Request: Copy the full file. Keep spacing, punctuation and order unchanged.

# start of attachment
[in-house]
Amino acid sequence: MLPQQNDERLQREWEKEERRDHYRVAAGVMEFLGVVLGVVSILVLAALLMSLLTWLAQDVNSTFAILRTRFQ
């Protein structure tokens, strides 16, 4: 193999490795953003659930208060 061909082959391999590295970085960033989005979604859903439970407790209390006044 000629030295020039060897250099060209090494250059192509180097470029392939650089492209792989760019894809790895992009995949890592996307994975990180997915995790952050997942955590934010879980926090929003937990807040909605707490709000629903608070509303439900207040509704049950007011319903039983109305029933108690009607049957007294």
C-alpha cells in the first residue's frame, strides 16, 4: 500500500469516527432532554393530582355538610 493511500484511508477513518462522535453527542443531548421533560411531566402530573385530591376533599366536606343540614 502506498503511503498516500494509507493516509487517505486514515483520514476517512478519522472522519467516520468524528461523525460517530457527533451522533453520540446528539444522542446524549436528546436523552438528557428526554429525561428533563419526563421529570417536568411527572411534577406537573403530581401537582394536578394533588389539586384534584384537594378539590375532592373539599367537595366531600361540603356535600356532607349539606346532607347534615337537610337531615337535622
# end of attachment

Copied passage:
[in-house]
Amino acid sequence: MLPQQNDERLQREWEKEERRDHYRVAAGVMEFLGVVLGVVSILVLAALLMSLLTWLAQDVNSTFAILRTRFQ
């Protein structure tokens, strides 16, 4: 193999490795953003659930208060 061909082959391999590295970085960033989005979604859903439970407790209390006044 000629030295020039060897250099060209090494250059192509180097470029392939650089492209792989760019894809790895992009995949890592996307994975990180997915995790952050997942955590934010879980926090929003937990807040909605707490709000629903608070509303439900207040509704049950007011319903039983109305029933108690009607049957007294």
C-alpha cells in the first residue's frame, strides 16, 4: 500500500469516527432532554393530582355538610 493511500484511508477513518462522535453527542443531548421533560411531566402530573385530591376533599366536606343540614 502506498503511503498516500494509507493516509487517505486514515483520514476517512478519522472522519467516520468524528461523525460517530457527533451522533453520540446528539444522542446524549436528546436523552438528557428526554429525561428533563419526563421529570417536568411527572411534577406537573403530581401537582394536578394533588389539586384534584384537594378539590375532592373539599367537595366531600361540603356535600356532607349539606346532607347534615337537610337531615337535622